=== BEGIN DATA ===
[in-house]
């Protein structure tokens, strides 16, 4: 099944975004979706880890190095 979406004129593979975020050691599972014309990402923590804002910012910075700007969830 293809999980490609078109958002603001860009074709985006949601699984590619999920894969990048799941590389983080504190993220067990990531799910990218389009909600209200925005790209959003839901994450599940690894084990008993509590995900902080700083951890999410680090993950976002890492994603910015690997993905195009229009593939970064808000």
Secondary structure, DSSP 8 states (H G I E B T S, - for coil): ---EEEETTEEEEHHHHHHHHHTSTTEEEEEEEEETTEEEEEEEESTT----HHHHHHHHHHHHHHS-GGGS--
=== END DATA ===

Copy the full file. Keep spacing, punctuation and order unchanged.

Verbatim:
[in-house]
């Protein structure tokens, strides 16, 4: 099944975004979706880890190095 979406004129593979975020050691599972014309990402923590804002910012910075700007969830 293809999980490609078109958002603001860009074709985006949601699984590619999920894969990048799941590389983080504190993220067990990531799910990218389009909600209200925005790209959003839901994450599940690894084990008993509590995900902080700083951890999410680090993950976002890492994603910015690997993905195009229009593939970064808000």
Secondary structure, DSSP 8 states (H G I E B T S, - for coil): ---EEEETTEEEEHHHHHHHHHTSTTEEEEEEEEETTEEEEEEEESTT----HHHHHHHHHHHHHHS-GGGS--